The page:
A DIRECTOR of a vehicle repair business has stepped up his campaign for better regulation in the industry.
Clint Hudson of Panelcraft at Tromode told Business News: ‘We are serious about safety.’
The company was featured in the Examiner two weeks ago after Mr Hudson claimed the repair business currently lacks regulation which he said means customers have no way of knowing if a crash repair, for example, is up to scratch.
Now Mr Hudson says the company has put its money where its mouth is by spending thousands of pounds to send staff to special courses in the UK. He said: ‘Panelcraft is one of only five per cent of vehicle repairers throughout the British Isles to have passed the pioneering Repair Standard Kitemark/PAS125 first time.
‘This accreditation cannot be bought; it has to be earned and kept. Even for a progressive vehicle repairer such as Panelcraft a considerable investment was required. A major consideration in these difficult financial times. But what price do you put on safety?’
Ross Charlton and Chris Mash hold the coveted V.D.A. (Vehicle Damage Assessor) status. To achieve their accreditation Panelcraft’s assessors must have acquired at least five years’ industry experience with a minimum of two years in an appropriate role. The examination was a three stage event. which included a two day practical examination at Thatcham Research Centre in the UK.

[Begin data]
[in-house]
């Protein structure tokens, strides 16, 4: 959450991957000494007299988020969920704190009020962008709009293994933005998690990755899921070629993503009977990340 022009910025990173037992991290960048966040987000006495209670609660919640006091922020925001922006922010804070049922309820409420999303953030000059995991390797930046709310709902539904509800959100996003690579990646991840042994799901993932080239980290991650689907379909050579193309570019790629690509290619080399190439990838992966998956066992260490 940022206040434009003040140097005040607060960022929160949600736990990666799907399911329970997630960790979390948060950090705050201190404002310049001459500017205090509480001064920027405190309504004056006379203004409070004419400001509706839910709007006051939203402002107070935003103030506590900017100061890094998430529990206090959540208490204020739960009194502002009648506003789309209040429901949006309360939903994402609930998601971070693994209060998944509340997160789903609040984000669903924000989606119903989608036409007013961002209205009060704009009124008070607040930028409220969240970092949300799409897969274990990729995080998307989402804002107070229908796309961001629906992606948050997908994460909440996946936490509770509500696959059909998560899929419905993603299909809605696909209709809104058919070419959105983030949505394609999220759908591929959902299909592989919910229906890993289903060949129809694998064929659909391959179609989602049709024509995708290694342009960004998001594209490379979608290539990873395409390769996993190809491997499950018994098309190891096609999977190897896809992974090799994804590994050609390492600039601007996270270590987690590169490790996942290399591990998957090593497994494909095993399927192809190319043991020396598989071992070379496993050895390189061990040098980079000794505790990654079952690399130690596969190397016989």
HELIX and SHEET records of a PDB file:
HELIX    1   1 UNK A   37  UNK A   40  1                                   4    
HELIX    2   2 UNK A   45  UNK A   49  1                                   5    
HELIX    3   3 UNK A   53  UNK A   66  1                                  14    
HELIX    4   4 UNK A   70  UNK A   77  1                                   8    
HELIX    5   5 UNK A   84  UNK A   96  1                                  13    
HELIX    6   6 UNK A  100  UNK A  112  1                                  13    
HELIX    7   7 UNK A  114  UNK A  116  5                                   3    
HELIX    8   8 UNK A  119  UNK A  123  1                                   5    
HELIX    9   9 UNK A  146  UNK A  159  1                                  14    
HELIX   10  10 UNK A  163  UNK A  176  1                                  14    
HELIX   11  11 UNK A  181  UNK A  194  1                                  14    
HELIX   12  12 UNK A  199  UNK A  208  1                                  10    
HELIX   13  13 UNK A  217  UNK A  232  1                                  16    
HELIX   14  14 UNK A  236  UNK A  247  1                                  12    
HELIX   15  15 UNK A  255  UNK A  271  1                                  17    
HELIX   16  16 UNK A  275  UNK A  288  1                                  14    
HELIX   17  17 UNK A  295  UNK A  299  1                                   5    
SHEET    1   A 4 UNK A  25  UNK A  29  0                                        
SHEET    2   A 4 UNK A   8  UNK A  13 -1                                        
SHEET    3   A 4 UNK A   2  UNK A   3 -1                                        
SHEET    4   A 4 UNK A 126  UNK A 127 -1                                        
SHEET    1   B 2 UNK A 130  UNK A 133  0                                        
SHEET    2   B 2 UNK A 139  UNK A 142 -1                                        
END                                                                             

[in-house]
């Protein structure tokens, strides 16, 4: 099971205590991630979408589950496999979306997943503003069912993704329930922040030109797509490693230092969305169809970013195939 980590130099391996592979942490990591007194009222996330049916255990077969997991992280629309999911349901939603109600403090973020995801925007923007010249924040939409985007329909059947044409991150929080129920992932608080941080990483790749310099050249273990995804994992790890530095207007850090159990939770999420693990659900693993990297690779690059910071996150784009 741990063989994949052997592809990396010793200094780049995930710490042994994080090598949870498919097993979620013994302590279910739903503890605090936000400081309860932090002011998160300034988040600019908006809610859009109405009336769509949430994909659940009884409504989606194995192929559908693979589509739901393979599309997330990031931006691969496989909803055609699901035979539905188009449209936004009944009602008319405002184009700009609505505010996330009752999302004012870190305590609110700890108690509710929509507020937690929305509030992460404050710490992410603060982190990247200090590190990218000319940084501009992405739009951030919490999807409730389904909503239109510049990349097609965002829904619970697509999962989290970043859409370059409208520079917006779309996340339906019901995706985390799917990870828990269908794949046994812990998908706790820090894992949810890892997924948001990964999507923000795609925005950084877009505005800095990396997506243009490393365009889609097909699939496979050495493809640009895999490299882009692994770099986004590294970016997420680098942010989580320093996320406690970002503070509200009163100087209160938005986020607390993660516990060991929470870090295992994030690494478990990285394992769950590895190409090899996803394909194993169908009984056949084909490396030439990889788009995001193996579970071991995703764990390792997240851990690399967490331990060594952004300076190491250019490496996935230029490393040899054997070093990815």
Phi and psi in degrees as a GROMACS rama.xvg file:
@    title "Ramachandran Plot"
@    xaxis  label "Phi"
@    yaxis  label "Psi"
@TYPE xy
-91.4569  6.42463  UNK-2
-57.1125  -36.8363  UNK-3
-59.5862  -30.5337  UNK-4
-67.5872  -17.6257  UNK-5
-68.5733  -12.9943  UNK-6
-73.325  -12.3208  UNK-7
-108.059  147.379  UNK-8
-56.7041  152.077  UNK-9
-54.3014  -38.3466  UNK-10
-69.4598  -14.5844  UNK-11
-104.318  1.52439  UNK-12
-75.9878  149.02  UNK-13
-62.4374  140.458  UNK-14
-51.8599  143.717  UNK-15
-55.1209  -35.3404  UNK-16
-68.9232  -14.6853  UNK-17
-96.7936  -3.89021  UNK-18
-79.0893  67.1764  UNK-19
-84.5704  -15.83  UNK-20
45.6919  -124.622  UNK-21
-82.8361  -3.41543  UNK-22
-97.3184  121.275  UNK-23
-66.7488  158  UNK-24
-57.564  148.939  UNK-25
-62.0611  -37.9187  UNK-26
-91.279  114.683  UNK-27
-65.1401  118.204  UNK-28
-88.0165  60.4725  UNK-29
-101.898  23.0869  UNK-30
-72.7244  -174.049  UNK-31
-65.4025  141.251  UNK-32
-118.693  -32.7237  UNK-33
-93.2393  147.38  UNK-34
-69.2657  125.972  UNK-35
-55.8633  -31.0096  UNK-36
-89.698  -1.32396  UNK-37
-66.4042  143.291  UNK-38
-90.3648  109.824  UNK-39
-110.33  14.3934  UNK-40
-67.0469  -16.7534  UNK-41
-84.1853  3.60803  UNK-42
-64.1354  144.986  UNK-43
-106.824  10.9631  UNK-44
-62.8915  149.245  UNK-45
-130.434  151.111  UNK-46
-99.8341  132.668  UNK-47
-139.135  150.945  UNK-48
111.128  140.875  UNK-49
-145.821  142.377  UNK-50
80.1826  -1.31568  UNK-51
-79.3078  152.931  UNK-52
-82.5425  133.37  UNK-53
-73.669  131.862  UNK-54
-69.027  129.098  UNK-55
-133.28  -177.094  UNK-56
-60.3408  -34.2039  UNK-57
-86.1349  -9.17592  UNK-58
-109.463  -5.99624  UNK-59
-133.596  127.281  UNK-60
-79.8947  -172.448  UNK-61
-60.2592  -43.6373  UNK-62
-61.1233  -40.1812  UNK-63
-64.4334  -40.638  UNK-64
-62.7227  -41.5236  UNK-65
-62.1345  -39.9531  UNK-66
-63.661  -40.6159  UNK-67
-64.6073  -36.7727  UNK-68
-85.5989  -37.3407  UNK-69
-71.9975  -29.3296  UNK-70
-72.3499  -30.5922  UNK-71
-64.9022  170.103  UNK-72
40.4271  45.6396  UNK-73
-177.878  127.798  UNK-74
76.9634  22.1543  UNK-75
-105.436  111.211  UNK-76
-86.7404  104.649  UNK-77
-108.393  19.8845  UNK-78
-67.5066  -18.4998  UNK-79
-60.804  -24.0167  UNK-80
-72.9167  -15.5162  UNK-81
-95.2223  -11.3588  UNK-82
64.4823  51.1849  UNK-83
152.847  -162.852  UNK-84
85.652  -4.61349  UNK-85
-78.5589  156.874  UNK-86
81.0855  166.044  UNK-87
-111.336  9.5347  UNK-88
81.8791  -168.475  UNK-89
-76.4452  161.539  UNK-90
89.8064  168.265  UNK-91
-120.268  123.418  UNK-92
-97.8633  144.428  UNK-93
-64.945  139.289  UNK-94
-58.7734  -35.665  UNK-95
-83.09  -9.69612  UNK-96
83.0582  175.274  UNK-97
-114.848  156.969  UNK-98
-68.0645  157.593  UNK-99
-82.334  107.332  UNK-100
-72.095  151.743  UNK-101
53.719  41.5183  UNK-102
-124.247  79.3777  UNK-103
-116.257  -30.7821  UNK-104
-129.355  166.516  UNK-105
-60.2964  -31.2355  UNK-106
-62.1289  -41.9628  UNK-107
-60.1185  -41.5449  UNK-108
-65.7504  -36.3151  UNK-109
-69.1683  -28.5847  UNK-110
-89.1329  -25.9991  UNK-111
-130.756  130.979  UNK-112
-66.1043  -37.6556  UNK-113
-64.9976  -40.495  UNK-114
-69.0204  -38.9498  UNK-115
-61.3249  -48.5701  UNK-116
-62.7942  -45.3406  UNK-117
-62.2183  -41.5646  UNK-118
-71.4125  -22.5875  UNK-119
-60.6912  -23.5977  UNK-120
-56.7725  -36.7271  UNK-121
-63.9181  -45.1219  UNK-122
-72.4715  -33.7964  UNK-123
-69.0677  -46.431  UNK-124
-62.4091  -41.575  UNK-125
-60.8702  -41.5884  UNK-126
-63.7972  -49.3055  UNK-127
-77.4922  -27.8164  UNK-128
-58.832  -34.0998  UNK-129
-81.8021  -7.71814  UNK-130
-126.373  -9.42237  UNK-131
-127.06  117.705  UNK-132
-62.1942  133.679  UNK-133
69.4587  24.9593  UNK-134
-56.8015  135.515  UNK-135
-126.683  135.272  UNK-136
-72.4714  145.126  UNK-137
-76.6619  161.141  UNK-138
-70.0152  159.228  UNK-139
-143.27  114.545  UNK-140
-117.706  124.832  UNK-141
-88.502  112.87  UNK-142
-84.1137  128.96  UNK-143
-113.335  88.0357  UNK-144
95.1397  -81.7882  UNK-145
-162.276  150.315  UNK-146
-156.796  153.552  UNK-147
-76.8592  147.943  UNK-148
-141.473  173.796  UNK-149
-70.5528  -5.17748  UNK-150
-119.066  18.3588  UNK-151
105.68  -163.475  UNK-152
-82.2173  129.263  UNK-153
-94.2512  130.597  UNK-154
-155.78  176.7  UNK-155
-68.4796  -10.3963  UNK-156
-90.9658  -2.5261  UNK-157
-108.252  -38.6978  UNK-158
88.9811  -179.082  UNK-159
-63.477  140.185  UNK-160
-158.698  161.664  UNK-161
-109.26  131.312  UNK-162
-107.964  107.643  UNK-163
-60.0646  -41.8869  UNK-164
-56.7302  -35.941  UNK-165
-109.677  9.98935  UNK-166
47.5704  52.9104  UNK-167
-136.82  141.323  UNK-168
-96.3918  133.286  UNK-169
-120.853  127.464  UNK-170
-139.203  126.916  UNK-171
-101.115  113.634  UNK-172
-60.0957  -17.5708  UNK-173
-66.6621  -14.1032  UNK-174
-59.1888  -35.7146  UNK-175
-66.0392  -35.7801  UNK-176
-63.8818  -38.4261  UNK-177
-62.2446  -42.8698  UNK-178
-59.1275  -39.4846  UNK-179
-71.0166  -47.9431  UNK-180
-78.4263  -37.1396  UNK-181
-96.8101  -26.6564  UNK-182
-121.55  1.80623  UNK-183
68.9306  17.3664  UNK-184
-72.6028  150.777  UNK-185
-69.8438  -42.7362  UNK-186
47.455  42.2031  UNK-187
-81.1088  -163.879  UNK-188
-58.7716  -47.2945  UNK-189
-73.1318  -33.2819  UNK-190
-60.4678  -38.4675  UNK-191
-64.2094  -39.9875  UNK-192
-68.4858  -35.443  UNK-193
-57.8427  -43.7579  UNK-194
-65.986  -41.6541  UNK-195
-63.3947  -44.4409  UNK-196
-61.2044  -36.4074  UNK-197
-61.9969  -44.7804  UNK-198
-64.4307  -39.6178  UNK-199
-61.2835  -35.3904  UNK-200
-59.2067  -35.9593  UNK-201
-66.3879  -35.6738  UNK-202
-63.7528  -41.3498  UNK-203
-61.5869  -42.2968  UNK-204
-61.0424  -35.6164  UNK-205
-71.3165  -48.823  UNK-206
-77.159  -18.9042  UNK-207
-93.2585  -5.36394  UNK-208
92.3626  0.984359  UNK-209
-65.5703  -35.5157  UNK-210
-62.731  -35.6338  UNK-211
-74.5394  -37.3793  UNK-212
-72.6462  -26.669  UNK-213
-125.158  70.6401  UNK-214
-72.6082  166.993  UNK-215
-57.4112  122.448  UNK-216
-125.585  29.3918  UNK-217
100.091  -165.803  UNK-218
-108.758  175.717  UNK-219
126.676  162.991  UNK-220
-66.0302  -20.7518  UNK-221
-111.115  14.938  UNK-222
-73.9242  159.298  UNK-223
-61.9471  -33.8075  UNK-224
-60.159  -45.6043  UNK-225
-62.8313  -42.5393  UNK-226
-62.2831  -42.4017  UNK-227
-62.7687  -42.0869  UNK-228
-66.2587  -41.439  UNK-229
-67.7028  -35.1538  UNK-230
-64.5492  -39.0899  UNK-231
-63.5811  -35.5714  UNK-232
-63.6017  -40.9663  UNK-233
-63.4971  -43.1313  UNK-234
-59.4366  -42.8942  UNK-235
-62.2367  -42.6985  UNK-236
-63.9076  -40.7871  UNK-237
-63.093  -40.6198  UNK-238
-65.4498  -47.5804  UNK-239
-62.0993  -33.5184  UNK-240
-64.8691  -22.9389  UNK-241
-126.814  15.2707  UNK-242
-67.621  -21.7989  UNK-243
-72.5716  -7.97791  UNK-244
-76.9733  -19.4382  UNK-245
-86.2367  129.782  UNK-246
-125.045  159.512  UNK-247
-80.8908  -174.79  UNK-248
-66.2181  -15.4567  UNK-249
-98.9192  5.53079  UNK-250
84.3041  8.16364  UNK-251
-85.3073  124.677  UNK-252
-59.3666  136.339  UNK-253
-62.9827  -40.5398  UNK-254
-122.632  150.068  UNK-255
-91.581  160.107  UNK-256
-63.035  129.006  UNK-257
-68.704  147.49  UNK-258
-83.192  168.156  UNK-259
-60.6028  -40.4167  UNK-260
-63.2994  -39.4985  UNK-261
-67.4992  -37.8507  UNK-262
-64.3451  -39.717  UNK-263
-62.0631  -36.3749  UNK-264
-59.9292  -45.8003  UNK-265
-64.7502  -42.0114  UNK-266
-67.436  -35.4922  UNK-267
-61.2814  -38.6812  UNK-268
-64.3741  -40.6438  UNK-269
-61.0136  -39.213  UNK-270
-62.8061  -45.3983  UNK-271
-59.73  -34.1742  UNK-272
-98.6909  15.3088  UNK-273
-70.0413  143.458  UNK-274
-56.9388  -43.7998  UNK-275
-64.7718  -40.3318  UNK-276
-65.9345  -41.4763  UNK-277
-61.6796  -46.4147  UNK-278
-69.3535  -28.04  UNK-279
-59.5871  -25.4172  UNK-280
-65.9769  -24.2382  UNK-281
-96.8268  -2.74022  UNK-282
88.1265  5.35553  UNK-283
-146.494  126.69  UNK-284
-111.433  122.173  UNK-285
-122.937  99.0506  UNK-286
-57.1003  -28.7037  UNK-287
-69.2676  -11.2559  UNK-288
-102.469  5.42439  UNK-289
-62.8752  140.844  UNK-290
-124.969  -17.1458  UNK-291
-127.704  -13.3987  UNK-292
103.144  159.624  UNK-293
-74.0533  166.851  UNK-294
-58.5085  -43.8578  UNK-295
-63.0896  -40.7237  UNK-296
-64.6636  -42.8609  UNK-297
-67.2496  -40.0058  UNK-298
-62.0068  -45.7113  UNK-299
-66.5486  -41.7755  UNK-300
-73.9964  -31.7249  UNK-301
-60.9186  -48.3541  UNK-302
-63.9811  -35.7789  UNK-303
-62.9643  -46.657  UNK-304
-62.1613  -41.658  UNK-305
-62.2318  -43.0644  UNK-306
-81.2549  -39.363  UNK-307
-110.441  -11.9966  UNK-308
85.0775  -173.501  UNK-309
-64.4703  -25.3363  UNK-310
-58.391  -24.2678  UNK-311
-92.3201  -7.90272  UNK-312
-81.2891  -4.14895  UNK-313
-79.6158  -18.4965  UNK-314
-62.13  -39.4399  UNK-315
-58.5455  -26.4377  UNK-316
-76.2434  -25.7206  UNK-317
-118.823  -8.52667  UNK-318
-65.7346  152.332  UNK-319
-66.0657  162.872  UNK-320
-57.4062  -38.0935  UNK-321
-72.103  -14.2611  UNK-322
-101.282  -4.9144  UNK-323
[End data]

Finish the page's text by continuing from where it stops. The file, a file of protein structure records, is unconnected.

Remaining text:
All of Panelcraft’s vehicle technicians have achieved Senior ATA status in their respective disciplines. ATA is the Automotive Technician Accreditation which proves that an individual has undergone a three to five day stringent written and practical assessment at a British Standards Institute (Kitemark) approved independent assessment centre.
They are: Gary McElroy, senior ATA panel technician; Darron Castle and Martin Emeny, senior A.T.A. M.E.T. (mechanical, electrical and trim) technicians; Jason Hinstridge and Tony Searle, senior A.T.A. paint technicians. Since acquiring the accreditation Panelcraft undergoes regular stringent unannounced checks by the BSI and its insurance company work providers to ensure that standards and working practices are being adhered to, equipment is maintained and recommended parts and materials are being used.
Clint Hudson, director, said: ‘There is a misconception that our costs are higher because we provide this reassurance to our customers. This is not the case, as our numerous insurer sole approval contracts will testify.
Repairers do not have to hold the kite mark, but since 2007 he said most insurance companies have stipulated only kite marked body shops can carry out accident repairs.
Infrastructure Minister David Cretney has told the Examiner there were no plans in the pipeline to introduce legislation in the island but he was planning to do some research.
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